But a national report released Thursday that was based on older data paints a far more sobering picture. The report placed the state’s graduation rate at 59.4 percent, landing it squarely in 50th place in national rankings.
Only the District of Columbia, with a rate of 57 percent, trailed the Land of Enchantment.
There are several important caveats. Thursday’s “Diplomas Count” report, released by the national publication Education Week, is based on the class of 2010. New Mexico’s 70 percent rate is for the class of 2012.
But the difference of years does not fully account for the discrepancy between the numbers, since New Mexico’s official state graduation rate was 67.3 percent for the class of 2010.
So, why the difference? New Mexico calculates its graduation rate based on a “four-year cohort” calculation, which tracks specific students through the system from ninth grade to graduation. This method is also used by the U.S. Department of Education.
The Diplomas Count report uses a method that does not track specific students, but looks at how much total enrollment changes between grade levels, or how many students are “lost” from one grade to the next. For example, to calculate the rate for 2010, the method looks at how many sophomores enrolled in 2008, compared to how many freshmen there were in 2007. This is done for each grade level.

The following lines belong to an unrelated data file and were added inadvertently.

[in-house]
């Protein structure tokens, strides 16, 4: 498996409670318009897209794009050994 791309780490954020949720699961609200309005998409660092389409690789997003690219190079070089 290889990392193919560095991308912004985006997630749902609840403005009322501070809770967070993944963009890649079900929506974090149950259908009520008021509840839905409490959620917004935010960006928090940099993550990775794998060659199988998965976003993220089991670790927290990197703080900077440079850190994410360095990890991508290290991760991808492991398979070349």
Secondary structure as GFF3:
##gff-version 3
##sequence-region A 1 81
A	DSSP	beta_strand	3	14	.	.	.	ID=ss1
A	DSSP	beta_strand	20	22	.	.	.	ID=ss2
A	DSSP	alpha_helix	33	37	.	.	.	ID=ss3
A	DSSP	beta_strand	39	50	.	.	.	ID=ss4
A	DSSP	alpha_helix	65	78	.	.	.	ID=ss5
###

Leighann Lenti, director of policy for the state Public Education Department, said both calculation methods are useful. She emphasized that New Mexico has improved since 2010, saying New Mexico’s poor ranking that year shows there have been real gains since then.
“We believe in 2010 we weren’t where we wanted to be,” Lenti said. “And while it’s not the same measure we use, it is another valid measurement.”